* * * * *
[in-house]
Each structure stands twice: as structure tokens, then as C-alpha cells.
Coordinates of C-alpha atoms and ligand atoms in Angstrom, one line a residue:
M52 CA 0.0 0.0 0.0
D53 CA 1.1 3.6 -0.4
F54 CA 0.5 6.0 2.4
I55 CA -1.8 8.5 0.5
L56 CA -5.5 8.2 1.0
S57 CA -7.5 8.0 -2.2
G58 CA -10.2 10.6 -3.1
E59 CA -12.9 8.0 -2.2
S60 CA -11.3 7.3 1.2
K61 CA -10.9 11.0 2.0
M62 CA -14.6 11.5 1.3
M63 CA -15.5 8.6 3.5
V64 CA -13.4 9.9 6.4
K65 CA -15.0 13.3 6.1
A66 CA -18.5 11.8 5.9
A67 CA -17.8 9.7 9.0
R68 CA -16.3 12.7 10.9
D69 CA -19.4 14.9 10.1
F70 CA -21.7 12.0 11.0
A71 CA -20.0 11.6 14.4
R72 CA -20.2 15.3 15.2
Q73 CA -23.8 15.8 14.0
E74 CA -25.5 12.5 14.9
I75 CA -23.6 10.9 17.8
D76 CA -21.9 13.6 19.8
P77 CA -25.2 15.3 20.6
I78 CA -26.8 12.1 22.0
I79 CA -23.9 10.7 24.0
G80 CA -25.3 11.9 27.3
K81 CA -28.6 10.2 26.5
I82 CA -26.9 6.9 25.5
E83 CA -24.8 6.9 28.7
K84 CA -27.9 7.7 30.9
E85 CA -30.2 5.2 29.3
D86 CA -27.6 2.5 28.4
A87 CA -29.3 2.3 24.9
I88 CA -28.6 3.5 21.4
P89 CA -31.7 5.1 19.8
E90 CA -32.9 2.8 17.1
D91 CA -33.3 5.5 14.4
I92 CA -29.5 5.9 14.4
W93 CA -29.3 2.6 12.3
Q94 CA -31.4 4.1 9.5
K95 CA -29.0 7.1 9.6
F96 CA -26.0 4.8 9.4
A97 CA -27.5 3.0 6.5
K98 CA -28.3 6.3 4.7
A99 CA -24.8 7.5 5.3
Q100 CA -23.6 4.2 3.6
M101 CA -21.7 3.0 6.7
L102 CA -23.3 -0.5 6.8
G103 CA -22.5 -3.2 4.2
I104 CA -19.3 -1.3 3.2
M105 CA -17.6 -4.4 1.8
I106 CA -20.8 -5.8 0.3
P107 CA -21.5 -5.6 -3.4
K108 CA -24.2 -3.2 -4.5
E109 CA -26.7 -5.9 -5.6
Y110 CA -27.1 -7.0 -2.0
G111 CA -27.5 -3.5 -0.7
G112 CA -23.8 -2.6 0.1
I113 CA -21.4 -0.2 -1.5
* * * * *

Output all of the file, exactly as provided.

[in-house]
Each structure stands twice: as structure tokens, then as C-alpha cells.
Coordinates of C-alpha atoms and ligand atoms in Angstrom, one line a residue:
M52 CA 0.0 0.0 0.0
D53 CA 1.1 3.6 -0.4
F54 CA 0.5 6.0 2.4
I55 CA -1.8 8.5 0.5
L56 CA -5.5 8.2 1.0
S57 CA -7.5 8.0 -2.2
G58 CA -10.2 10.6 -3.1
E59 CA -12.9 8.0 -2.2
S60 CA -11.3 7.3 1.2
K61 CA -10.9 11.0 2.0
M62 CA -14.6 11.5 1.3
M63 CA -15.5 8.6 3.5
V64 CA -13.4 9.9 6.4
K65 CA -15.0 13.3 6.1
A66 CA -18.5 11.8 5.9
A67 CA -17.8 9.7 9.0
R68 CA -16.3 12.7 10.9
D69 CA -19.4 14.9 10.1
F70 CA -21.7 12.0 11.0
A71 CA -20.0 11.6 14.4
R72 CA -20.2 15.3 15.2
Q73 CA -23.8 15.8 14.0
E74 CA -25.5 12.5 14.9
I75 CA -23.6 10.9 17.8
D76 CA -21.9 13.6 19.8
P77 CA -25.2 15.3 20.6
I78 CA -26.8 12.1 22.0
I79 CA -23.9 10.7 24.0
G80 CA -25.3 11.9 27.3
K81 CA -28.6 10.2 26.5
I82 CA -26.9 6.9 25.5
E83 CA -24.8 6.9 28.7
K84 CA -27.9 7.7 30.9
E85 CA -30.2 5.2 29.3
D86 CA -27.6 2.5 28.4
A87 CA -29.3 2.3 24.9
I88 CA -28.6 3.5 21.4
P89 CA -31.7 5.1 19.8
E90 CA -32.9 2.8 17.1
D91 CA -33.3 5.5 14.4
I92 CA -29.5 5.9 14.4
W93 CA -29.3 2.6 12.3
Q94 CA -31.4 4.1 9.5
K95 CA -29.0 7.1 9.6
F96 CA -26.0 4.8 9.4
A97 CA -27.5 3.0 6.5
K98 CA -28.3 6.3 4.7
A99 CA -24.8 7.5 5.3
Q100 CA -23.6 4.2 3.6
M101 CA -21.7 3.0 6.7
L102 CA -23.3 -0.5 6.8
G103 CA -22.5 -3.2 4.2
I104 CA -19.3 -1.3 3.2
M105 CA -17.6 -4.4 1.8
I106 CA -20.8 -5.8 0.3
P107 CA -21.5 -5.6 -3.4
K108 CA -24.2 -3.2 -4.5
E109 CA -26.7 -5.9 -5.6
Y110 CA -27.1 -7.0 -2.0
G111 CA -27.5 -3.5 -0.7
G112 CA -23.8 -2.6 0.1
I113 CA -21.4 -0.2 -1.5